Grateful for horses that stayed relatively sane, pretty much model citizens for 80% of the time, and just goobers for 20%.

I've been given a chance to learn these lessons the easy way:

  1. Don't rush, just be late.
  2. Carry a big friggin' jack.
  3. And make sure you ride, despite the obstacles. Because you never know when you'll meet family along the way.

Monday, April 11, 2011

Storm Ranch Ride, Part two: Miracle #1

I have been the recipient of some fairly significant miracles in my life, the biggest was when my daughter's second heart intervention (the first was a surgery, the other was a procedure to widen a valve) went from failure to virtually total cure with nothing other than time and serious prayer.

This was another significant miracle.

When I heard the sound at the cattle guard, that was most likely the point at which the trailer had leapt free of the ball, but was still on the hitch or chains. The next sound was it hitting the ground and scrapping along the asphalt. When we went back to look there were twenty yards of scratch marks in the asphalt, long thin white lines in the gray ribbon of the road, looking like claw marks.

The trailer brake never engaged because the chains themselves did not break and Donna, just like I do, places the emergency brake cable on the last part of the chain, where the hooks attach onto the frame of the truck.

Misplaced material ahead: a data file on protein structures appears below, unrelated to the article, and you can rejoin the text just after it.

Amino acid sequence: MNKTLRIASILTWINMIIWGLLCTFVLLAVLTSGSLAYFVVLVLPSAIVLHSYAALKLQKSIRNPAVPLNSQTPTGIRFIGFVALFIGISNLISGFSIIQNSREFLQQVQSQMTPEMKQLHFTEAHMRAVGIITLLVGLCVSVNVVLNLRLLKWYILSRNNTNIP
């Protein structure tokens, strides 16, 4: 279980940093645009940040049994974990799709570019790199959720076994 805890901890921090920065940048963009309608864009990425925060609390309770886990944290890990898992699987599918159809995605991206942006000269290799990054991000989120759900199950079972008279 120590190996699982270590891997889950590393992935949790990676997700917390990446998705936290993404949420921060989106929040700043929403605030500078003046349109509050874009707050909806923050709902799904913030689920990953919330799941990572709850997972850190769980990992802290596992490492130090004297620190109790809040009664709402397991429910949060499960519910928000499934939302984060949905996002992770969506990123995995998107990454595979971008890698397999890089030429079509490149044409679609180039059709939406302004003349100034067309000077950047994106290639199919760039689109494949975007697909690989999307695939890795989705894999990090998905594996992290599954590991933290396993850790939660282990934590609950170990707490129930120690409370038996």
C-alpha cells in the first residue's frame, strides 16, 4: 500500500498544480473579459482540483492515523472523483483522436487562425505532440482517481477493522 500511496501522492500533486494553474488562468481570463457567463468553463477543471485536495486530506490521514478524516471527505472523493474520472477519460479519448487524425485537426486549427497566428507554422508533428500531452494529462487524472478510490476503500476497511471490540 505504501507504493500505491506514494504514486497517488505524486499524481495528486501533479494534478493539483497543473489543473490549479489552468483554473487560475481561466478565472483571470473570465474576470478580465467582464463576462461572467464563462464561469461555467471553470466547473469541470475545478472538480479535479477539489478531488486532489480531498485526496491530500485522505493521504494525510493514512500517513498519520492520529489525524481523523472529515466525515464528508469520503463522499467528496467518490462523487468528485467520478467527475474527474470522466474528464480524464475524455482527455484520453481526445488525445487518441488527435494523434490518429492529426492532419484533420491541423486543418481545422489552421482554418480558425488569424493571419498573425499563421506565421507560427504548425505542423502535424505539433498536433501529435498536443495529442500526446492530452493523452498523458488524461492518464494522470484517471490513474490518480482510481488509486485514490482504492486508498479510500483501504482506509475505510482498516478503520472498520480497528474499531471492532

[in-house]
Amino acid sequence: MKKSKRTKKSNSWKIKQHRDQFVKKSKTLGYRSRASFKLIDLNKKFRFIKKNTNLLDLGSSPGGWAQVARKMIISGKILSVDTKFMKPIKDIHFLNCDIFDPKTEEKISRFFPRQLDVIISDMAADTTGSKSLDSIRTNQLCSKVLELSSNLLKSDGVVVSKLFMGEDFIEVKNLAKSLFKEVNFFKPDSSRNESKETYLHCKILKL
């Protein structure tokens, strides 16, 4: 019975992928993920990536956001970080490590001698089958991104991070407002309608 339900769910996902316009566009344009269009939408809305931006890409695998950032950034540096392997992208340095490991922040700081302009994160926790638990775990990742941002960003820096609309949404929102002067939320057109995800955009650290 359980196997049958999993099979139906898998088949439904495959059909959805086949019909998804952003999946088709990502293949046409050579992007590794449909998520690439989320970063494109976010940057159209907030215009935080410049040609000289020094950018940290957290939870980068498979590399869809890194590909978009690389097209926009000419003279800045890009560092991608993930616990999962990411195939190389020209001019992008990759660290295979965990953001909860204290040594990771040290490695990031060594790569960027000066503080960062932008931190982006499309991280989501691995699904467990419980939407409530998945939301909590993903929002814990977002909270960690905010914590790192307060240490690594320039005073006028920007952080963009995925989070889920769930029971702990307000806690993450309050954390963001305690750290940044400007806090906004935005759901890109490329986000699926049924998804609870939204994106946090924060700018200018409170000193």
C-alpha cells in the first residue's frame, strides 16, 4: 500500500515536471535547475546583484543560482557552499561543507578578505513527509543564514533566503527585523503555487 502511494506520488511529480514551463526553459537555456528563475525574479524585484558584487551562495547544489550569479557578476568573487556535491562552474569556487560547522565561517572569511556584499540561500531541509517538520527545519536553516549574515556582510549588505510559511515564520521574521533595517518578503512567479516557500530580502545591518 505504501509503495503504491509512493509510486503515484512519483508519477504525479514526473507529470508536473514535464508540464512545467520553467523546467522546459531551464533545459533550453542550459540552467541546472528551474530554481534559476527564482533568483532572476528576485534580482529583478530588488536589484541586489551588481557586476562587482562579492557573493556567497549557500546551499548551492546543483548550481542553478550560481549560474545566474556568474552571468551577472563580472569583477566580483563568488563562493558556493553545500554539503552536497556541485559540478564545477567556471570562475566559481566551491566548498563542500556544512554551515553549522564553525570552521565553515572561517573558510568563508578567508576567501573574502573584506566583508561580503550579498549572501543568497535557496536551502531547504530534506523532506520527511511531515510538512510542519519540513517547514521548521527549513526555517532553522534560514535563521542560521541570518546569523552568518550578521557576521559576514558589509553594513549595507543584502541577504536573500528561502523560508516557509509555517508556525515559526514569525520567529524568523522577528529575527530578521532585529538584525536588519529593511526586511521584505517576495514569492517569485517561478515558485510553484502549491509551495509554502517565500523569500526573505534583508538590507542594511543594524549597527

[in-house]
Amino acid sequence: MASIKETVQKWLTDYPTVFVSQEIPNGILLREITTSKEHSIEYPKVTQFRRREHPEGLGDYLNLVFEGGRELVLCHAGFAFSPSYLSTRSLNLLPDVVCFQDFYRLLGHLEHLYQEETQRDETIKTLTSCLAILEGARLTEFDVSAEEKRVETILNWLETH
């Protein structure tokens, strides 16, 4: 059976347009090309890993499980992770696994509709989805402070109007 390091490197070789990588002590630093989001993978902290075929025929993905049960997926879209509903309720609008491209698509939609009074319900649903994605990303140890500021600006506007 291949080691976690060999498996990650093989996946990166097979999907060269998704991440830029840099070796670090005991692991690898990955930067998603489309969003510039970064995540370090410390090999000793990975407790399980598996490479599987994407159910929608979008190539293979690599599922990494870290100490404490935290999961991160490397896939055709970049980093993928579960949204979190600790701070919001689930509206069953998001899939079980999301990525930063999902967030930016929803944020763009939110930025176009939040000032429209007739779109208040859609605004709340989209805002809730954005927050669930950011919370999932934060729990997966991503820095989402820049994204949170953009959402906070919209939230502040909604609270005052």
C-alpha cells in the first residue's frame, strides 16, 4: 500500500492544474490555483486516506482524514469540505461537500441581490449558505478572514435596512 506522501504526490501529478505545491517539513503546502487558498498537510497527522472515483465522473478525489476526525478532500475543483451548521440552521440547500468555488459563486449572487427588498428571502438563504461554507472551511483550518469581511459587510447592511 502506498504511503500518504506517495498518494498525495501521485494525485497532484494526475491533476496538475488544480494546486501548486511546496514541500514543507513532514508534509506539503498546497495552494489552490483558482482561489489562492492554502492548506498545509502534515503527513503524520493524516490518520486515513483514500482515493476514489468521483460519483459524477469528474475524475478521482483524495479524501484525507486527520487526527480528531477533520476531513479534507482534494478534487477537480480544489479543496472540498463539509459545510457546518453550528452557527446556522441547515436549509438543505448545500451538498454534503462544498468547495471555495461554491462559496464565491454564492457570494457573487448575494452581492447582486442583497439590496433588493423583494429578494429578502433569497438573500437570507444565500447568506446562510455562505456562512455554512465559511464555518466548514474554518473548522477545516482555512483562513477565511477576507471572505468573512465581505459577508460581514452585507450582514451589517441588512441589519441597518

I will never do that again. From now on that thing goes right on the ball.

Because the massive weight of the trailer stretched out the hook of the chain, and the hook slipped out of the holds like a wire clothes hanger that has been reshaped to unlock a car door.

The trailer plowed toward the side of the road, building of speed because of the ever so slight incline, passing us as if we were a slow driver on a highway. It missed the first set of trees by three or four feet, the very top branches lightly scrapping the roof - just enough to peel the lights on that side off. It came to a halt a good ten feet from the next set of trees, another grouping of massive trees.

We ran out of the truck immediately to check the horses. They were perfectly fine. They didn't kick or paw, or toss their heads. There wasn't so much as a bumped nose, and thankfully they were both wearing fly masks so any branches that might have poked them, didn't.

I secured my lead rope to Smokey (I had just hooked him to the trailer ties, and carried his rope in the truck) and opened the back door to the trailer. I realized it was a bit of a leap to the ground, particularly since the trailer was at an unnatural tilt. So instead of backing Smokey, I turned him and let him hop out. He was a bit up, but honestly no more up than he is whenever he arrives in a new place.

Donna did the same with Cloud. We tied them to the side and I set out hay bags so they could relax, while she called for help.

And help came.

In this picture you can see exactly how close we came.

You can see the dent in the front - we think the trailer hit the truck bumper although we didn't feel it.